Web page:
Baldwin has proof on tape of his ability to handle the ball, make timely passes and hold his own defending multiple positions (88th percentile in total defense).
Selling all Baldwin stock and rocketing him down to late lottery or lower on boards this early in the year is a MAJOR overreaction. Once teams get him in for private workouts and see the talent on their own practice floors, I’m confident his name will pop right back near the top where it belongs.
On the other side of the country, buzz is brewing in a big way for Arizona’s gifted sophomore wing in Mathurin.
I’m not sure any player has helped himself more coming back to school for another year than him. Yes, I’m sure Keegan Murray at Iowa would like a word but I’m not as sold on him as an NBA difference maker when compared to Mathurin.
Standing at 6’7”, Mathurin’s athletic ability is tantalizing. He has the speed and quickness turning the corner to make teams pay. His verticality is as impressive as his newfound comfort level and consistency stopping on a dime and operating out of the midrange.
Last year, Mathurin’s proficiency at finishing around the basket on straight line drives and nailing open triples were what was talked about the most. His passing, defense and tempo weren’t viewed as highly, and therefore was labeled as an intriguing late first-round gamble with plenty of upside.
This season he’s answered a ton of questions about the completeness of his game and has put scouts on notice.
Right now, Mathurin is averaging 18.4 PPG on 49.6% shooting from the field including 38.2% from range. That number from three is a slight dip, but he’s also taking nearly double per game. I’ll take a slight dip in percentage made on a massive volume increase.
He’s still figuring out how to better operate off the bounce, but his jump shooting overall has been impressive as has his live dribble passing. Not every look has lead to an assist, but he’s made the right decisions with the basketball in his hands which is really what I’m the most concerned about.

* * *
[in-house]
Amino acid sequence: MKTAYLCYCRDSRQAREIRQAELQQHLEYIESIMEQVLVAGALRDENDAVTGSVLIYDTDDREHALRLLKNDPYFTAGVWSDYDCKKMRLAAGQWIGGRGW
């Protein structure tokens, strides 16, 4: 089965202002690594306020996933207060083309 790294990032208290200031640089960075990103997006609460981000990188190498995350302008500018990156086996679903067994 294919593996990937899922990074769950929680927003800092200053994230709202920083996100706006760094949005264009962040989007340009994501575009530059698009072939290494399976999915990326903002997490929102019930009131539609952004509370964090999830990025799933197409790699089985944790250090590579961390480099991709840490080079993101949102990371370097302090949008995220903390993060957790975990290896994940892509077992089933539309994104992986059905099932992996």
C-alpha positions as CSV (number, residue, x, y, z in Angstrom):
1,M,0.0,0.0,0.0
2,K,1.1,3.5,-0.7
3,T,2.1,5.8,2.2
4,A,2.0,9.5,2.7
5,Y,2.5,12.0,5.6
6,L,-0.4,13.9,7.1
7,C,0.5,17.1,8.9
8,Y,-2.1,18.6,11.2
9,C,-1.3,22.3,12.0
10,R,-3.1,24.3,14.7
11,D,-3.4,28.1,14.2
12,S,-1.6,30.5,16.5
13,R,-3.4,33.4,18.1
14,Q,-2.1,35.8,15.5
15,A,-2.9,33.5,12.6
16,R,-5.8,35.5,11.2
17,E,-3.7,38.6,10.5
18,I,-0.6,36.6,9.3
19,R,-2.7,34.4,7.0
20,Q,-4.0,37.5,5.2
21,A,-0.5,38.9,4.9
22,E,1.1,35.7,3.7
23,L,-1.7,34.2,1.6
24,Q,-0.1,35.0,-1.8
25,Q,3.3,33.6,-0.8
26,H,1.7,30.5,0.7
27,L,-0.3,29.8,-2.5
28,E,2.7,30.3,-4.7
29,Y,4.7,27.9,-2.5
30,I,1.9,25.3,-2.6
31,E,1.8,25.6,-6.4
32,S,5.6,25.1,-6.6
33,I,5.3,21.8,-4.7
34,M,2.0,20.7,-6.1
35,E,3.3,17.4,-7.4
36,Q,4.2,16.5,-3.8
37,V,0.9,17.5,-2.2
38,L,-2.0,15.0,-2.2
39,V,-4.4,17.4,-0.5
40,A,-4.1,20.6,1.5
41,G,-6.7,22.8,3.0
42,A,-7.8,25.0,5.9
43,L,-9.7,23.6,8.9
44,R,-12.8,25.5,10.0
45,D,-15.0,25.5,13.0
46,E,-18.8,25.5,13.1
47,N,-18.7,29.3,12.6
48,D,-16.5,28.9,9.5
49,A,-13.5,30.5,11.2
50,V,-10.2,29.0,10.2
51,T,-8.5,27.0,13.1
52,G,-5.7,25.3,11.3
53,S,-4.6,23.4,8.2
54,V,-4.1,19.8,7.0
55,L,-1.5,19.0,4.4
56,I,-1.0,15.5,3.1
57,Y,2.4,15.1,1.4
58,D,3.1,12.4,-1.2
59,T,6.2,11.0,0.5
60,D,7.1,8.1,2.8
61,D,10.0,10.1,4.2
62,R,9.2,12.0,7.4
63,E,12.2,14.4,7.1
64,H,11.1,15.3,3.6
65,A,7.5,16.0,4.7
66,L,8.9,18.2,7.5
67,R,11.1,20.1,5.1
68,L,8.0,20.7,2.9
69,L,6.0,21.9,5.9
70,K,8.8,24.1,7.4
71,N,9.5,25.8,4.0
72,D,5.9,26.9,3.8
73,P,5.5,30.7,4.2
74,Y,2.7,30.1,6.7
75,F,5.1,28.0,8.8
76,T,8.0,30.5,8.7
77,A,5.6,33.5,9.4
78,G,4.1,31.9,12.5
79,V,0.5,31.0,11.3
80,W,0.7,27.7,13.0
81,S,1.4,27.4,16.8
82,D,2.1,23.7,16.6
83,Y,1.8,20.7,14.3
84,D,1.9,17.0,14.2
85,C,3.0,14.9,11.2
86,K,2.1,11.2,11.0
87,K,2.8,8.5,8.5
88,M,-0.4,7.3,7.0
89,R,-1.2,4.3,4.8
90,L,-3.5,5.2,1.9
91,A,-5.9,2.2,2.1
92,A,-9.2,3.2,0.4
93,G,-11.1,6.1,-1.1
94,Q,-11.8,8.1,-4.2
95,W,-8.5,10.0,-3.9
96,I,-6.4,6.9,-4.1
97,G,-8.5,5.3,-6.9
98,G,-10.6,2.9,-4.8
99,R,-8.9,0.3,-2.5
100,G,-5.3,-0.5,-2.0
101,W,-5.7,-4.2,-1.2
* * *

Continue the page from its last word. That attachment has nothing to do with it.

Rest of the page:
I’m curious to see how he continues to develop as a playmaker and scorer out of pick-and-roll, but his impact on and off the ball offensively while rating out in the 92nd percentile defensively has me wanting more.
I said this at one point last year, but I got some early Andrew Wiggins vibes watching his freshman tape. A smooth, athletic scorer with so much natural talent to tap into so long as the aggression and willingness to take over were there. Flash forward to his sophomore campaign, and those instincts to dominate jump off the screen now more than ever.
Always bet on wings with his statistical profile and eye test grade. Mathurin’s stock is skyrocketing after three straight games of 24-plus points. Make sure to buy your shares now before the market price is too rich for your blood.
Has Taran Armstrong Earned First-Round Consideration?
I can’t let another week go by without writing words on Taran Armstrong. But before you continue on to find out where I’m at on the Cal Baptist frosh, Alex on our No Ceilings team wrote a beautiful piece fully breaking down what he’s seen in his game!
That being said, I LOVE the passing wizardry from Armstrong. The only other prospect I can recall evaluating in my almost 11 years scouting who has similar vision and touch is LaMelo Ball (and we all know how high he got drafted).
The other night, Armstrong had 15 ASSISTS to TWO TURNOVERS against North Dakota. Honestly, that’s absurd for a college freshman.
The stat line is mind boggling for someone his age, but it’s more than just the box score. Flip on the tape as Alex detailed and you’ll see why there are scouts ready to drop his name into the point guard conversation along with JD Davison, Kennedy Chandler, TyTy Washington and Jean Montero.
Passing is more than just making the right read. On film, I can make the argument everyone I just rattled off has the vision to see what the defense is doing and react accordingly.
Not every primary initiator has ELITE understanding in that aspect, but almost every NBA-caliber guard can make the right reads and deliver a simple pass.
But then there are floor generals like Ball and Armstrong who can do some ridiculous things with their transcendent passing ability. Ball placement is what separates guys, as well as the angles one is able to pass from.